The family encourages gifts given in memory of Dick and Karen be made to Habitat for Humanity, Central Arizona,, to help build a West Valley home for those in need, an activity for which they volunteered and proudly supported. 



Loving Remembrances of Dad - Richard Zabriskie

~by daughter, Kris Zabriskie Olson


“He's such a nice man!” and “I love your father!” are some of the kind remarks I often heard when I met someone who knew Dad.  That’s enough to make a child feel great about their parent, but there’s so much more to be thankful for.  Dad was a man who truly loved life and genuinely cared about others. Although he was a minister in the Presbyterian faith and believed in that theology and the methods of governance propounded by the Presbyterian Church USA, he was accepting and respectful of others and their beliefs and choices. He believed in equality and respect for all people.  One of the times that that was particularly evident was when he joined some other pastors who risked their own well-being and drove to Montgomery, Alabama, from Milwaukee, Wisconsin, to join the marches for equality inspired by Martin Luther King in 1965. 


Dad encouraged and promoted peaceful approaches to conflict at home and abroad, once participating in a Presbyterian study seminar to the Middle East in 1989, where he reported he gained insight into Israeli/Palestinian relations and worked on possible solutions.  He was deeply burdened by war and he often vocalized his grief over the casualties. 


Besides this more serious side, Dad had a light, “punny” side.  I recall Dad driving our old station wagon full of my mother and three brothers on vacation and randomly shouting, “There’s a pink elephant!” or “There’s a polka dot penguin!” to which he got a quizzical response and would then laugh and proceed to point out just how beautiful the clouds were or how interesting the landscape was.  When he played cards or games with family, he would often break into uncontrollable laughter that still rings through our hearts and brings great joy.  He loved eating out and always valued it as a real treat.   When he received a gift, he would recall and mention often how he appreciated it.  He attended occasions that were special to us and never hesitated to tell us he was proud of our accomplishments.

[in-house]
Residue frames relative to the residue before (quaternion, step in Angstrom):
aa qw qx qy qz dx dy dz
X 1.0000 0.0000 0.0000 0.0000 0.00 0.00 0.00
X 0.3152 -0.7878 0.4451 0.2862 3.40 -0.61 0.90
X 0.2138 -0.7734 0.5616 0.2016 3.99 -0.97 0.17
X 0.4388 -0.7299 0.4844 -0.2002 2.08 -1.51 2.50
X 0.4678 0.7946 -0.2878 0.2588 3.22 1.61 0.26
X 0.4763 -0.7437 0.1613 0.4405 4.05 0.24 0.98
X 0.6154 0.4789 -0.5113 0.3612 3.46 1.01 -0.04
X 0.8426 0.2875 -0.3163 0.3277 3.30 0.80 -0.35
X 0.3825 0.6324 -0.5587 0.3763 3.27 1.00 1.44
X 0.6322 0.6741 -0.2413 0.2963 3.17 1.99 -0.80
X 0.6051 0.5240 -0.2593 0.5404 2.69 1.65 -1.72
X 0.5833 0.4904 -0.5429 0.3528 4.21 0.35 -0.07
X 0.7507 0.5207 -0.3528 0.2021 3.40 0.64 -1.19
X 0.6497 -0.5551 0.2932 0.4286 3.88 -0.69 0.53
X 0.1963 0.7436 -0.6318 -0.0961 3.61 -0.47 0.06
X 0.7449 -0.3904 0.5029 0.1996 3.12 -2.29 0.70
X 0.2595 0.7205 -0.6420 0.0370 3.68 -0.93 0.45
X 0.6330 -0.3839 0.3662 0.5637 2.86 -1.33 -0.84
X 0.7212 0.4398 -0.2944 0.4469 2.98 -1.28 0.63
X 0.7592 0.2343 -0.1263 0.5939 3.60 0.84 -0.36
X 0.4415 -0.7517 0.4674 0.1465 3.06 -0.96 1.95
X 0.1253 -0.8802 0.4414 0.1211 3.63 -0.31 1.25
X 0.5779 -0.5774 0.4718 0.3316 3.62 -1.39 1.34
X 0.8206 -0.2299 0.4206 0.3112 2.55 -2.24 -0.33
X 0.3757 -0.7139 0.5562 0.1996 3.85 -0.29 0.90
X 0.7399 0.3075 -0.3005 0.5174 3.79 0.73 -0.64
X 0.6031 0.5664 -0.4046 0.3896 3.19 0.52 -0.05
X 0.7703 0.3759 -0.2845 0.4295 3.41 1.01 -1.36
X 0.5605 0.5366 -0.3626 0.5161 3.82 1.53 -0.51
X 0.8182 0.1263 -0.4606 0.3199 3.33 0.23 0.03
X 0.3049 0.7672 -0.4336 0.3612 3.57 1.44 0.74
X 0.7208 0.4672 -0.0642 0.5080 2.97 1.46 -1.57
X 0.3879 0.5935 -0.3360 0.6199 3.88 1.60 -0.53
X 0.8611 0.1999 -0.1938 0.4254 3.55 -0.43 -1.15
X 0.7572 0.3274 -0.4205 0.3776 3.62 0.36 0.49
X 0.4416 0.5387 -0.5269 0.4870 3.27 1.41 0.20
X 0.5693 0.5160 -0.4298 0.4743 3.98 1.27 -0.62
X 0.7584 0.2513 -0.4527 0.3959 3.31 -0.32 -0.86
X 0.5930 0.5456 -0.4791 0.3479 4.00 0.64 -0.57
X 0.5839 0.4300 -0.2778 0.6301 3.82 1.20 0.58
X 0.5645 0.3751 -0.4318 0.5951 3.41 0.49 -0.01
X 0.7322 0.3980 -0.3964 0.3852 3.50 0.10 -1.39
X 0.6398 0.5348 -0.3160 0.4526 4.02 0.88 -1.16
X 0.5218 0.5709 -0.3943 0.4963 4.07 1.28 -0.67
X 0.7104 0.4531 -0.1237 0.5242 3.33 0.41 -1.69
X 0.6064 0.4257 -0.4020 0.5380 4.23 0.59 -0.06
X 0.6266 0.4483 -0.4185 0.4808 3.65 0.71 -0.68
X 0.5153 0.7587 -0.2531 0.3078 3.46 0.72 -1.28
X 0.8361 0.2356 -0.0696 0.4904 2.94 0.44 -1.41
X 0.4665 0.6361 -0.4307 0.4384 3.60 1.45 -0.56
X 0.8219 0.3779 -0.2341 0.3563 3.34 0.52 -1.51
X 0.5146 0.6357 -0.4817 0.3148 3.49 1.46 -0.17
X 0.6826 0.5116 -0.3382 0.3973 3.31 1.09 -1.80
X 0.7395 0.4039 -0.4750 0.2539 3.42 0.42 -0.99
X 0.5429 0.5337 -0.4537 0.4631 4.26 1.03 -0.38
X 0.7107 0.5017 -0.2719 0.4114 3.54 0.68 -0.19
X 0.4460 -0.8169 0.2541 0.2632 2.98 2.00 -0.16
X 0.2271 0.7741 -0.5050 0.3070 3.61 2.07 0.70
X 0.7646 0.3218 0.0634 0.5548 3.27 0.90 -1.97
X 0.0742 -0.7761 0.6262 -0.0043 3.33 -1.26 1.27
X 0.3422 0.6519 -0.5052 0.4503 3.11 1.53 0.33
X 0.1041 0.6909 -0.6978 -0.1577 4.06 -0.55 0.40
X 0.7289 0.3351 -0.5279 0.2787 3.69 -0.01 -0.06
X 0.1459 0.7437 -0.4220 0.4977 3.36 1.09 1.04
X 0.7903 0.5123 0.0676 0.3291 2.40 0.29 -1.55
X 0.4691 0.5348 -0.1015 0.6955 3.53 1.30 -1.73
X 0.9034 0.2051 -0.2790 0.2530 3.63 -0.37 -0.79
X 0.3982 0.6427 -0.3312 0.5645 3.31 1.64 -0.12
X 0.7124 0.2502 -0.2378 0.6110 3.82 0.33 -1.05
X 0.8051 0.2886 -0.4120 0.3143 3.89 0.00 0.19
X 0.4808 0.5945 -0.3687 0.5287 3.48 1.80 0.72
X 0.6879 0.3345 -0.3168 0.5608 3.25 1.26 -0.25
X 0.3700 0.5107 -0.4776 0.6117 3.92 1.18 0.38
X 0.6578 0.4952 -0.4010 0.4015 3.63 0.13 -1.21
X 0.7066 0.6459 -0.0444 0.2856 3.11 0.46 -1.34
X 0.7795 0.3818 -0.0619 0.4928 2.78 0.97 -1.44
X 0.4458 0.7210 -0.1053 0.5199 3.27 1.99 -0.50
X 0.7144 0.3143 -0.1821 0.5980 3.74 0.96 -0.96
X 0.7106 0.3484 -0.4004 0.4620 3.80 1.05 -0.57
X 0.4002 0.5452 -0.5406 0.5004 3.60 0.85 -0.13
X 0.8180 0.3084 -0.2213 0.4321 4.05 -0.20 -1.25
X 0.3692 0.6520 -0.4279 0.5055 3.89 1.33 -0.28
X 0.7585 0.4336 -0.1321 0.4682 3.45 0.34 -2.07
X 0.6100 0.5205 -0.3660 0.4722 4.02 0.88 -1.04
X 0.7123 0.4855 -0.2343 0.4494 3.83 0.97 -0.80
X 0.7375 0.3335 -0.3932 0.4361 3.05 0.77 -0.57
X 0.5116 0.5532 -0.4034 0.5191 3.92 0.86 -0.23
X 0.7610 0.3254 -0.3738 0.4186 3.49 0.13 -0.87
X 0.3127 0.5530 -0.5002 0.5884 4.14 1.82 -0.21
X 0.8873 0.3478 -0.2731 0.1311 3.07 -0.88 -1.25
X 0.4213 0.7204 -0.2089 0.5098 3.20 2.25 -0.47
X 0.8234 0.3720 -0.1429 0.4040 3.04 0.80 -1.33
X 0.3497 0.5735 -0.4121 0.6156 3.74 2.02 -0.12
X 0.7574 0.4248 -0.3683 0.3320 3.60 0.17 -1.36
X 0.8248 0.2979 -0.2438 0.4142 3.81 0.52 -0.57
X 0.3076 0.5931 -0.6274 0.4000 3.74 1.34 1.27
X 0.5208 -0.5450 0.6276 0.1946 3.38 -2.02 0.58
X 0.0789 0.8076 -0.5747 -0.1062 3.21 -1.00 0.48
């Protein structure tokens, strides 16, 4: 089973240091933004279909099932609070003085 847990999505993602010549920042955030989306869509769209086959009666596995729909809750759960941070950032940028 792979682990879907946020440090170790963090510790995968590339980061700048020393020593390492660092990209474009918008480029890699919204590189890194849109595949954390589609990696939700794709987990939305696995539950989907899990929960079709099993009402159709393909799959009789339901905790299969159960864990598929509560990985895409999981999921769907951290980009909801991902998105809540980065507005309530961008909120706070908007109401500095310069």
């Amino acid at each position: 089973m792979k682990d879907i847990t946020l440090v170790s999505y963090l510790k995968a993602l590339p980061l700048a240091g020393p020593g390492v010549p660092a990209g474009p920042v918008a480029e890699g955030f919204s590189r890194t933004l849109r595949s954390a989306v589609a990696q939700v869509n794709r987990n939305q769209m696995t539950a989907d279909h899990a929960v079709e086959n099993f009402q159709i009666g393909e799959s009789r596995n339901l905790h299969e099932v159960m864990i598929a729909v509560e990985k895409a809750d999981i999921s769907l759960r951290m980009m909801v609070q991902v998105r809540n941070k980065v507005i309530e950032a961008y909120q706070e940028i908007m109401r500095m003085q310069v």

Dad loved playing tennis into his 70s and kept a regular walking schedule into his 90s.  He loved travel and helped to arrange some educational tours with Mom around the globe.  I learned to turn around on trick skis because he was patient enough to turn the boat around at least 20 times to pick me up and pull me repeatedly one summer afternoon while camping near Cass Lake, Minnesota. He loved to sing and sang with the Princeton University Chapel Choir and the Masterworks Chorale in Arizona.  He sang solos and duets in church and perhaps best of all, sang robust campfire and folk songs with family and friends.  He even acted in a community theatre production in New Jersey in his youth that was directed by John Travolta’s mother!


Besides being proud that he was such a “nice guy,” one of the qualities I admired most was the empathy he showed to other people.  He never hesitated to educate himself on issues or events so that he could understand people and their positions and encourage peaceful respect for others. 


I’ll keep striving to be more like you Dad. You did good!  Love you!



A Poem of Remembrance for Richard Zabriskie

~by son, Scott Zabriskie

April 2024


Dad, I remember …

Your strong clear voice and your spirit-filled presence,

Leading your church on Sundays with conviction and reverence,

The sureness of your words testifying of the Truth that is His,